DURBAN - As the world celebrated Girls in ICT Day on April 25, Huawei South Africa said it was taking practical steps to encourage more young women into the telecoms-engineering space.
"We have set a quota for 50 percent female intake in three of our key youth intake/training programs. Our bursary programme, our graduate programme and our Seeds for the Future study trip to China will all benefit from greater representation of women and girls," said Huawei COO Christina Naidoo.
"While our current projects support students at tertiary level, we are planning a bring-a-girl-child-to-work project, where we will invite girls from high schools around our businesses to visit our campus to view our latest technologies and hopefully inspire more women to join the sector, " added Naidoo.
International Girls in ICT Day, is an ITU/United Nations initiative aimed at encouraging and empowering girls and young women to consider studies and careers in the growing field of ICTs. It is celebrated every year on the fourth Thursday of April.
Huawei’s drive to empower women through the Huawei Graduate Programme is already bearing fruit, as women graduates emerge from the programme well equipped for a bright future in ICT (Information and Communications Technology).
The Huawei Graduate Programme broadens and deepens skills among young professionals starting out in the industry. Two young women who distinguished themselves on the programme are Kutloano Dipela and Marguerite Strydom.
"We were really impressed with the commitment shown by Kutloano and Marguerite. They helped to demonstrate Huawei’s belief that women have so much more to contribute to ICT. All they need is better opportunities. One can only imagine what they will achieve for our company and our industry as their careers evolve," said Naidoo.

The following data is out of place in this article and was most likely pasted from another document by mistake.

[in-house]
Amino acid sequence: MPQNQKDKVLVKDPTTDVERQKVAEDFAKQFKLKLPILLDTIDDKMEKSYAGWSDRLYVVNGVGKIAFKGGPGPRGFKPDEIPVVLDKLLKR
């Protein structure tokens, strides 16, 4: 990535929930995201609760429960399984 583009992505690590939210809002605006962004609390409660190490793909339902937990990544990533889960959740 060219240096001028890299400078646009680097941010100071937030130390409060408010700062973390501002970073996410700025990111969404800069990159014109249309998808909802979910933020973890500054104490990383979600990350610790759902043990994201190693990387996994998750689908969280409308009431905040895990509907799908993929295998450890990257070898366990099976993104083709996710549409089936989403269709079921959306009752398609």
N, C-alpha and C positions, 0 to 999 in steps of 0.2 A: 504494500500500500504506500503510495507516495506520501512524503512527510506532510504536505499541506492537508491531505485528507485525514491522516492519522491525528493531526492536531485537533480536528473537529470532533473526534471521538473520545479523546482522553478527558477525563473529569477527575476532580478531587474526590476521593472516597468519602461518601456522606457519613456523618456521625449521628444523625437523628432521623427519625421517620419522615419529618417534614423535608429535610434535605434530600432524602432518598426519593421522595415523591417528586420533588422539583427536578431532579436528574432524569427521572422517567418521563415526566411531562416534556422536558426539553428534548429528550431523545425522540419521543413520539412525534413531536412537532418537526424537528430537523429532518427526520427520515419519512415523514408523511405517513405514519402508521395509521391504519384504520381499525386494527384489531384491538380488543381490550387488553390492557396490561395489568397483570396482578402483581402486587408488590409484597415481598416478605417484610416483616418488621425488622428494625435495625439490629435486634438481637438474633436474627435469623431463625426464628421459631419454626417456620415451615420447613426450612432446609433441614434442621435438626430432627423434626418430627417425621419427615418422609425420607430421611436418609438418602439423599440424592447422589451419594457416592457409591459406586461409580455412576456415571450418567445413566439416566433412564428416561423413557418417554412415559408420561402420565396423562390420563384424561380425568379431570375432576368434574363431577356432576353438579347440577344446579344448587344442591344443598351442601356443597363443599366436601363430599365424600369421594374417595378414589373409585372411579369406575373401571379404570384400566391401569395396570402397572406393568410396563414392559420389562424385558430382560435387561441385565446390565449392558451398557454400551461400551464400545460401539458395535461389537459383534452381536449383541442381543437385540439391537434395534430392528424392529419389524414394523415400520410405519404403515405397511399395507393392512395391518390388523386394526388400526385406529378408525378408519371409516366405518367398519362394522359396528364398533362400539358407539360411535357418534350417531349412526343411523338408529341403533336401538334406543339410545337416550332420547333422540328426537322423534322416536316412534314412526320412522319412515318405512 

Network assistant engineer Dipela said that she found the Huawei Graduate Programme "intense", but was inspired by the knowledge she had gained. "It brought home to me that to succeed, one needs to always be learning and to keep the customer at the centre of everything we do," said Dipela.
Her colleague Marguerite Strydom works as an assistant logistic fulfillment engineer, and described how she found modules around company culture among the most rewarding. "I learned that if I keep pushing myself to achieve, that success will come," said Strydom.
The Dipela and Strydom are in the vanguard of a new generation of young women ICT workers that will redefine that shape of the industry, which is coming to embrace the ability of women to a greater extent.
Dipela pointed out that ICT was a sector where women could make a significant impact on human development. "ICT serves the world" said Dipela.
She added, "It improves the quality of human life and acts as an enabler in businesses, schools and governments".
Both women agreed that there was still room for improvement in gender representation within the industry, but were excited at the opportunities it offered.
BUSINESS REPORT ONLINE